The new episode of True Detective premiered last night and with it, a beautiful opening title that helps to set the tone and mood of this new universe. A washy mix of Los Angeles imagery and the A-List talent that stars in the show, the intro was masterfully constructed by Elastic, a graphics studio out of Santa Monica, CA. You probably know their title design work from shows like Halt and Catch Fire, Daredevil, and last year’s gorgeous Academy Awards. Watch it below.
There’s a lot fuss in the realm of food and drinks, particularly around the idea of the “proper way” of doing thins. The “proper way” to make a Manhattan. The “proper way” to make sushi. I think we’re living in a fantastic time where we can throw the “proper way” out the window and embrace new ideas. A perfect example of this is Underwood, a canned wine produced by Union Wine Co. out of Oregon. Should wine be served in a can? Is canned wine better? I believe those questions are irrelevant. After having a can of the rosé over the weekend I can tell you the following: drinking wine from a can is awesome.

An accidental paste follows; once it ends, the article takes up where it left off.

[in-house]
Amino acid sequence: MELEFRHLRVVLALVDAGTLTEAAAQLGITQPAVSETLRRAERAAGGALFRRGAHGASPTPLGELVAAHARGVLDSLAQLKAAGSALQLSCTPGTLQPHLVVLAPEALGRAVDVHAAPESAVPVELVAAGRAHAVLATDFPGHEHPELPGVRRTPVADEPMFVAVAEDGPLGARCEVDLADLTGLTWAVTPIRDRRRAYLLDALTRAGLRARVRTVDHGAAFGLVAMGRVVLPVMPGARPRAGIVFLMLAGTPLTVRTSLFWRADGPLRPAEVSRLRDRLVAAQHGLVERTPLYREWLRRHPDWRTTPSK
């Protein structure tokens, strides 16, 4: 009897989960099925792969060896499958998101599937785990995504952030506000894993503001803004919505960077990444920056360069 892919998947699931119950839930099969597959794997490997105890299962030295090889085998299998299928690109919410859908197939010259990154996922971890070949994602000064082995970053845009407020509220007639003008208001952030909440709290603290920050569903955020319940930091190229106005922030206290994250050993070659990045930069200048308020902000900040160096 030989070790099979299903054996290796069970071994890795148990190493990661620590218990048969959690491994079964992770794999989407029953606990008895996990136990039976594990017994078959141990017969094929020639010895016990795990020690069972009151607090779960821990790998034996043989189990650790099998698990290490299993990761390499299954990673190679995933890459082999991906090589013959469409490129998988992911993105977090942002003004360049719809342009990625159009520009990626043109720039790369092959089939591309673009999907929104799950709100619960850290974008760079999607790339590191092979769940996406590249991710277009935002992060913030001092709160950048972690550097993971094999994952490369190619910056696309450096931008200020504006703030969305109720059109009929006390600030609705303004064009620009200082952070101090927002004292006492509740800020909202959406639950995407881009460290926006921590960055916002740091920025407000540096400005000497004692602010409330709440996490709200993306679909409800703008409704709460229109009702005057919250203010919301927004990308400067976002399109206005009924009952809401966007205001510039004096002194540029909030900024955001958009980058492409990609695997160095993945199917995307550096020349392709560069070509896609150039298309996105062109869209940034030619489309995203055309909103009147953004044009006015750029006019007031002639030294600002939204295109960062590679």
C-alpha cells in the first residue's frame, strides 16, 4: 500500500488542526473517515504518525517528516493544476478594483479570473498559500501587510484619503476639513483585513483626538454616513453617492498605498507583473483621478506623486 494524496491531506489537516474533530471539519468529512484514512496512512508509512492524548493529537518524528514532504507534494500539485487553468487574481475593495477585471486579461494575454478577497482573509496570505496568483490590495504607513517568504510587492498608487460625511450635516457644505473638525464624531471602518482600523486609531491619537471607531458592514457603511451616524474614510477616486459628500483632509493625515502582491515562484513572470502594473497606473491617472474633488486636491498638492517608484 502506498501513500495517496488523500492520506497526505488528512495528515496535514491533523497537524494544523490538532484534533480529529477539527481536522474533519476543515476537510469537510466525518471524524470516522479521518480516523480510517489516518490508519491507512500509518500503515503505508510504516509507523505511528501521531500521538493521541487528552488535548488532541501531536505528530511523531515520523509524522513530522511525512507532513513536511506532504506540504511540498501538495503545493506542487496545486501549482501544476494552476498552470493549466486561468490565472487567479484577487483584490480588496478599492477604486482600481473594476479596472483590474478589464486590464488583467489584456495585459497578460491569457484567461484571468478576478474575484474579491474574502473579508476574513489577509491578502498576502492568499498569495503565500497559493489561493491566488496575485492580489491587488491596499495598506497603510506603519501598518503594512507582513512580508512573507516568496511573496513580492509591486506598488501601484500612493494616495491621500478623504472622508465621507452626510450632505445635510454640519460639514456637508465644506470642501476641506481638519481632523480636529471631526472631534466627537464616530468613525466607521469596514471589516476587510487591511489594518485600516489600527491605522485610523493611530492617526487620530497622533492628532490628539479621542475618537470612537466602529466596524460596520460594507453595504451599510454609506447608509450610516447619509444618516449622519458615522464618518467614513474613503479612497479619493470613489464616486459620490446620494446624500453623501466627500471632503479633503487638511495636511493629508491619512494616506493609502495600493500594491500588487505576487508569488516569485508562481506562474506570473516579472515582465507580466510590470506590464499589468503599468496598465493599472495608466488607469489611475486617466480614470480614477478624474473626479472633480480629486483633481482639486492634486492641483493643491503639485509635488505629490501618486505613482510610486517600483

First, there’s the advantages in form, like how the can helps the wine stay cold longer, something I hadn’t thought of. It’s also really easy to drink in public as most people think you’re drinking a Diet Coke. It’s also worth remembering that an aluminum can holds 375ml so you’re drinking half a bottle of wine per can. That’s no joke.
Second, but most importantly, is the flavor of the wine. Union Wine Co. started in 2005 as an effort to make wine accessible, that it didn’t always need to be extremely expensive. I’m certain if I poured you a glass of the rosé and tell you it came from a can you would have no idea whatsoever. It was crisp, it was dry, and it was perfect for an 85º summer day.
Here’s what I recommend: Keep an open mind, buy a four pack for you and a friend, and enjoy a taste of the future.